The chief suspect in the shooting of an exiled Uzbek imam in Sweden last winter has been detained in Russia, according to Swedish media.
Swedish media reported on October 13 that a 35-year-old man was detained in Russia on suspicion of the attempted murder of Obid-kori Nazarov, a prominent Uzbek imam who has political asylum in Sweden. Nazarov has been in a coma since the shooting, the independent Uznews.net website says.
The arrest has not been officially confirmed by Swedish or Russian law-enforcement bodies, but Uznews.net suggested that the man was Yuriy Zhukovskiy, a citizen of Uzbekistan and Russia identified as chief suspect by Swedish police after the shooting on February 22 in Stromsund. The arrest reportedly came after Swedish intelligence spotted the suspect using his cellphone in Russia.
An Uzbek couple suspected of complicity in the shooting were acquitted by a Swedish court in July.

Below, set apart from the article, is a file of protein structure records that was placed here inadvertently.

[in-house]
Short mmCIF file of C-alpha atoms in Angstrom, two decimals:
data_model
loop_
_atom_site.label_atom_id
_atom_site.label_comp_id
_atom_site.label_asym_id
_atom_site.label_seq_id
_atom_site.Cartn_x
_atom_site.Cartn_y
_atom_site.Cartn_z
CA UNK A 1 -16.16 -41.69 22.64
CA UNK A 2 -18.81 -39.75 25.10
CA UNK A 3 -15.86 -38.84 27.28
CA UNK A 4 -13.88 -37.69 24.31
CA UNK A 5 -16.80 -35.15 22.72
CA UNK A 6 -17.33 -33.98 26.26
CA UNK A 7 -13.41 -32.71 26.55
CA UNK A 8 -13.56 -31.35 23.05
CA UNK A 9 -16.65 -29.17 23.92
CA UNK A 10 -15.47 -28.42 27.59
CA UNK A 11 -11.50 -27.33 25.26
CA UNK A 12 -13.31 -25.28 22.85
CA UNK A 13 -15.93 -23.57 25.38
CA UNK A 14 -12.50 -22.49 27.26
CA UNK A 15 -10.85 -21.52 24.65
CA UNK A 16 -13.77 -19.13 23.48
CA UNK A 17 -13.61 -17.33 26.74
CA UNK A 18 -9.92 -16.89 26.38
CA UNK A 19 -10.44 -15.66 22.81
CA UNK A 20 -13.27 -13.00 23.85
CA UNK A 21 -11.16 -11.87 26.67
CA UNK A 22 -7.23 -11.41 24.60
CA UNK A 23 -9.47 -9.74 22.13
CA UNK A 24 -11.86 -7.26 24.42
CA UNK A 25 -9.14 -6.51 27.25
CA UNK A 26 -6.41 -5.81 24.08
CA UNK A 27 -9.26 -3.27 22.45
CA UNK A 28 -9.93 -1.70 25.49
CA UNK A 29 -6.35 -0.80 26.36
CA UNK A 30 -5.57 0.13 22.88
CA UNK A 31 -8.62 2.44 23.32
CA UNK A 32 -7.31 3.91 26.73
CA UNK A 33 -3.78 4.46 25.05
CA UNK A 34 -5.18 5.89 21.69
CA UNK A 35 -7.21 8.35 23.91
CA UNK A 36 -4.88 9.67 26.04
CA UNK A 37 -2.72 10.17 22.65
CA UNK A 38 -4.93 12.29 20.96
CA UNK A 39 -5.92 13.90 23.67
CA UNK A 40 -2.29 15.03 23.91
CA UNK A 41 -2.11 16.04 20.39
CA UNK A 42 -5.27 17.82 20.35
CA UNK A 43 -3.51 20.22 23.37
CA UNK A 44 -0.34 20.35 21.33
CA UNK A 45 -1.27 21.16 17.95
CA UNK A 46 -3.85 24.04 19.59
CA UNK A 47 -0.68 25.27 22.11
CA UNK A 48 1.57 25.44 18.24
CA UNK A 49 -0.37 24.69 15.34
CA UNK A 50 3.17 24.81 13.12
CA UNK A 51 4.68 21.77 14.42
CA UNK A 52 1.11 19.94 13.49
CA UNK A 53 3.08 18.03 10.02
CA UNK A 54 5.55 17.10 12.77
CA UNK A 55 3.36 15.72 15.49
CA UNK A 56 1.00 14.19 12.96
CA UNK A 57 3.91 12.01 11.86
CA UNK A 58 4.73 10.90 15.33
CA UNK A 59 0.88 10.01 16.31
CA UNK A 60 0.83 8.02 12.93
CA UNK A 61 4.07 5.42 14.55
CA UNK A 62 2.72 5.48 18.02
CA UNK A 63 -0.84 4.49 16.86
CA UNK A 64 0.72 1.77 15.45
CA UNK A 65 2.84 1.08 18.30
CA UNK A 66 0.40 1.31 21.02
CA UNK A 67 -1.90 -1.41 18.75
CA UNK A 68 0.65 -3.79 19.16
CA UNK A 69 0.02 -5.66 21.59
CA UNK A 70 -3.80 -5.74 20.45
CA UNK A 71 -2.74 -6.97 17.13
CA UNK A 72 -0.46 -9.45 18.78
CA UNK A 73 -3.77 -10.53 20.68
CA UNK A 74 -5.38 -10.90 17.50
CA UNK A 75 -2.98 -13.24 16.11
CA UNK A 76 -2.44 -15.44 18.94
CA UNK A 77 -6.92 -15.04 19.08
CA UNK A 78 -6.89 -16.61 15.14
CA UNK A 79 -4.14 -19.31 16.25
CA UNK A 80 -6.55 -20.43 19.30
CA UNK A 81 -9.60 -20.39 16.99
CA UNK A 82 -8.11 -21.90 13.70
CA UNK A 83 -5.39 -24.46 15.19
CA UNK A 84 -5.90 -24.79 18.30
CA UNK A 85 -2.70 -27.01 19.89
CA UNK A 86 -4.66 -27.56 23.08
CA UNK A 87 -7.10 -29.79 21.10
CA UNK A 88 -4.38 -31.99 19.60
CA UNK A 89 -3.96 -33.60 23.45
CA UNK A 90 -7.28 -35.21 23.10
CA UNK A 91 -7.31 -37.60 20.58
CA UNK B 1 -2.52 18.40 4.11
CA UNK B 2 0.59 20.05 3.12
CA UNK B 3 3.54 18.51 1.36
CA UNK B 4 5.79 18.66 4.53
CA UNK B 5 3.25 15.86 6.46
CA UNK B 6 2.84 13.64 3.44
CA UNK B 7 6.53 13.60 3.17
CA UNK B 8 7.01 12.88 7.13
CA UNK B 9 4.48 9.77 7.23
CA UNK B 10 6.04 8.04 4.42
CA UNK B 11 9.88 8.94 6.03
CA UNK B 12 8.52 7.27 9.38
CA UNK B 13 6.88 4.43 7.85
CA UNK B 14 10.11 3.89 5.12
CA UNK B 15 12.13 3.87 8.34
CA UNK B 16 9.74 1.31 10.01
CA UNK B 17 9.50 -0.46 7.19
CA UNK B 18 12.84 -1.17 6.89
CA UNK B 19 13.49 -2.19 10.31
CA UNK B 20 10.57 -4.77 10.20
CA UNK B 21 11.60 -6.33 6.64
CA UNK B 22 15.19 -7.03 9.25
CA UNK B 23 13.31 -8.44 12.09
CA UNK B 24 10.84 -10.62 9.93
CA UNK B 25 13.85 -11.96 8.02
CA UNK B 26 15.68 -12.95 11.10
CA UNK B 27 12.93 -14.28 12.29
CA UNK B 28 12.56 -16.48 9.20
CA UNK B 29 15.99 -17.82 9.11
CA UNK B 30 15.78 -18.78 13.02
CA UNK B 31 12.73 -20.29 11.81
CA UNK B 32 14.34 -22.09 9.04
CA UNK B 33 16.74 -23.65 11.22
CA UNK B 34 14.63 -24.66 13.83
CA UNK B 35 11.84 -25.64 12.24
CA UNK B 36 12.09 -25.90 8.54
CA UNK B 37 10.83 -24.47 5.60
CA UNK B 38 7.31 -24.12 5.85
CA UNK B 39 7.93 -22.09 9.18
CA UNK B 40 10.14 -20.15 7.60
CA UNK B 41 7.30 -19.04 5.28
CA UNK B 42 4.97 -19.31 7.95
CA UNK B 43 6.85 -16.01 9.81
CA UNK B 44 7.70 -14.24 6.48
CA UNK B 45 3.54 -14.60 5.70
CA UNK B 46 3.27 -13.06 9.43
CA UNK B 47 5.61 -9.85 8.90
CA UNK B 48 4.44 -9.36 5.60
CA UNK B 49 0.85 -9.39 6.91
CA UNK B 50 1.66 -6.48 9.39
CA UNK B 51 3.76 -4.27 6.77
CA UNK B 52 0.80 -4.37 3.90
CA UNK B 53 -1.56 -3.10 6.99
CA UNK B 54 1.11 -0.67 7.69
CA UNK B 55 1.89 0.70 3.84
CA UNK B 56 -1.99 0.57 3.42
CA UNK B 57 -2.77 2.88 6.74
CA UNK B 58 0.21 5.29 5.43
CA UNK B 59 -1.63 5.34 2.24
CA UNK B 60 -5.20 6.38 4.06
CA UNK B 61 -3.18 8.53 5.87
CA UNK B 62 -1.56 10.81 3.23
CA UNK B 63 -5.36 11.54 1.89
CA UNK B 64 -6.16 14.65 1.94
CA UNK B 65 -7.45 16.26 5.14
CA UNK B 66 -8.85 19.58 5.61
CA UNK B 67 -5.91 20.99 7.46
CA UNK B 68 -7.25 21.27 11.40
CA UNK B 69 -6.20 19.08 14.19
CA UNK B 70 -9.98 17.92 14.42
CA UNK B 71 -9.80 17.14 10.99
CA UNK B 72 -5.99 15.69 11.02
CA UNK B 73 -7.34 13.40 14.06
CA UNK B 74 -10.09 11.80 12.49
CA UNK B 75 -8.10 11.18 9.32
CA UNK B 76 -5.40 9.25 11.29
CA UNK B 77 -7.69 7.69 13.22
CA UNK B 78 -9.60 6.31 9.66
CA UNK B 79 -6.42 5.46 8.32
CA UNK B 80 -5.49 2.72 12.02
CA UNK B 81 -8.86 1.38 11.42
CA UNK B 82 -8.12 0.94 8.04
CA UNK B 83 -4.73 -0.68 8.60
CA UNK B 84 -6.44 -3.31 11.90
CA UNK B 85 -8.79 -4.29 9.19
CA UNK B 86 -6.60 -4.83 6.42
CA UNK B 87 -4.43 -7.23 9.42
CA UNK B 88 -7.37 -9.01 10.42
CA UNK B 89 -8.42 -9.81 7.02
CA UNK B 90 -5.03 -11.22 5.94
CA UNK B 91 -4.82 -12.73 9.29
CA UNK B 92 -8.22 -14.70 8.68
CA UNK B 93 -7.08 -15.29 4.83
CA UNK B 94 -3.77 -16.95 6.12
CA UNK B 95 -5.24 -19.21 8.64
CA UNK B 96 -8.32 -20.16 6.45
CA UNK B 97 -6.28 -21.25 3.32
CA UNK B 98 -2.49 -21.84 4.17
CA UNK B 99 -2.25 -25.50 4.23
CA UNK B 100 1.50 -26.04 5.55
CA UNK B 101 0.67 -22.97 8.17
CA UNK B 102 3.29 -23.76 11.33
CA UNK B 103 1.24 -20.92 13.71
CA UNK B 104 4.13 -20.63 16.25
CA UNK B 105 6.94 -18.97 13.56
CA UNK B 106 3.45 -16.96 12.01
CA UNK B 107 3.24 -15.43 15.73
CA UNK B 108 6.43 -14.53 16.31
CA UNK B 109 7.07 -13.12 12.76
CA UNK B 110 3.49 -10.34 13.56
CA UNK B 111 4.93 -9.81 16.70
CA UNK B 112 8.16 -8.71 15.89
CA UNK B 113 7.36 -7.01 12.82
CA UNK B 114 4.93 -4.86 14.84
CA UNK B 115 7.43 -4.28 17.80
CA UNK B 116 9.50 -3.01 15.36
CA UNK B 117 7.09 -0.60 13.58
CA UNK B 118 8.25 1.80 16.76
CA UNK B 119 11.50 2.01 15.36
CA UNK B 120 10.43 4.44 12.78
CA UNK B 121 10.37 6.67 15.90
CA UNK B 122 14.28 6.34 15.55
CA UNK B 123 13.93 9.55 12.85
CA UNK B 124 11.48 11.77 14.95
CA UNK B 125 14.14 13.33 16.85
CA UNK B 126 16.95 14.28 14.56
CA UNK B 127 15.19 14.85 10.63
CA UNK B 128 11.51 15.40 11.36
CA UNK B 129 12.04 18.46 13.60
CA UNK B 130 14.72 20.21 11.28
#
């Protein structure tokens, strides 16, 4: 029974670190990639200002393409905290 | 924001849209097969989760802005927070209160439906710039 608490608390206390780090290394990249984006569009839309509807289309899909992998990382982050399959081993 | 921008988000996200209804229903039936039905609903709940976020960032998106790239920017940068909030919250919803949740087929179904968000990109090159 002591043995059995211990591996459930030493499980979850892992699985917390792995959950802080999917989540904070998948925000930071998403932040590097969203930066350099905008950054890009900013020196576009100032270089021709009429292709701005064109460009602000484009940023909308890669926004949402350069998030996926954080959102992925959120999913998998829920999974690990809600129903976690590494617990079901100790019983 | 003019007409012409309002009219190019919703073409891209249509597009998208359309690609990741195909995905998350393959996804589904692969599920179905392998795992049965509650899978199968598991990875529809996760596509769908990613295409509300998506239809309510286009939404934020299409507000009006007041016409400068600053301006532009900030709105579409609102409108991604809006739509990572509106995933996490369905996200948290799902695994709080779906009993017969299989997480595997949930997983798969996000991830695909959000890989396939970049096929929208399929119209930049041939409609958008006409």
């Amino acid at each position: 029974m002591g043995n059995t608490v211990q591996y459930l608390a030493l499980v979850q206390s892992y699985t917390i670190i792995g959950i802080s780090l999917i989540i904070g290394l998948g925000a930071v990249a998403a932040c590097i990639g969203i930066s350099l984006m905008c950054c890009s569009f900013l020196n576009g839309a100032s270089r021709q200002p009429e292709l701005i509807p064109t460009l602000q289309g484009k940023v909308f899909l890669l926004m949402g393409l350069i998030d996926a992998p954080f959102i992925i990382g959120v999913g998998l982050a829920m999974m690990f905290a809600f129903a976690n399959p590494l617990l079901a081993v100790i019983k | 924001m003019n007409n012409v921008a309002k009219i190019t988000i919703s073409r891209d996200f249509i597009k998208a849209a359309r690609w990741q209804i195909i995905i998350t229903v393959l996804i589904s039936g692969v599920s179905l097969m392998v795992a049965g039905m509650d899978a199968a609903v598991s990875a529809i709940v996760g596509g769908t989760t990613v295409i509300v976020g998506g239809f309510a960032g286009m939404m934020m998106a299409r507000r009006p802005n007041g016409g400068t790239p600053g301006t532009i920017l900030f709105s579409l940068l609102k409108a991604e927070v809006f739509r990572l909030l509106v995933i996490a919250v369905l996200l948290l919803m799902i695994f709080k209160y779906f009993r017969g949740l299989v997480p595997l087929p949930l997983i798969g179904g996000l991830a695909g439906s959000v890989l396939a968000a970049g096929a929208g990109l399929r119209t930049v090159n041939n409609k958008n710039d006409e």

In the 1990s, Nazarov gained popularity as an imam in Uzbekistan, where his fiery sermons led President Islam Karimov’s administration to cast him as an opponent at a time when the main challenge to Karimov’s rule came from clerics with wide public followings. He is still an influential preacher with a wide following.
The imam fled Uzbekistan for Kazakhstan in 1998 after the Uzbek authorities ordered his arrest on terrorism and extremism charges – crimes that were then, as now, commonly used to imprison Tashkent’s opponents, human rights organizations say. Tashkent accused Nazarov of links with the Islamic Movement of Uzbekistan (IMU), which espouses violence to achieve its goal of establishing a caliphate in Central Asia and is listed by Washington as a terrorist organization.
Nazarov has always denied the accusations, countering that he became a government target due to his refusal to tailor his preaching to the narrow confines permitted in Uzbekistan’s state-sanctioned Islamic institutions.
He fled to Europe in 2006 after Kazakhstan’s intelligence services rounded up nine of his Uzbek associates living in Kazakhstan and handed them over to Tashkent.
After Nazarov fled, relatives and associates suffered what his supporters saw as reprisals: Three brothers and three associates were imprisoned on extremism charges, and his son Khusnutdin disappeared in Tashkent in 2004.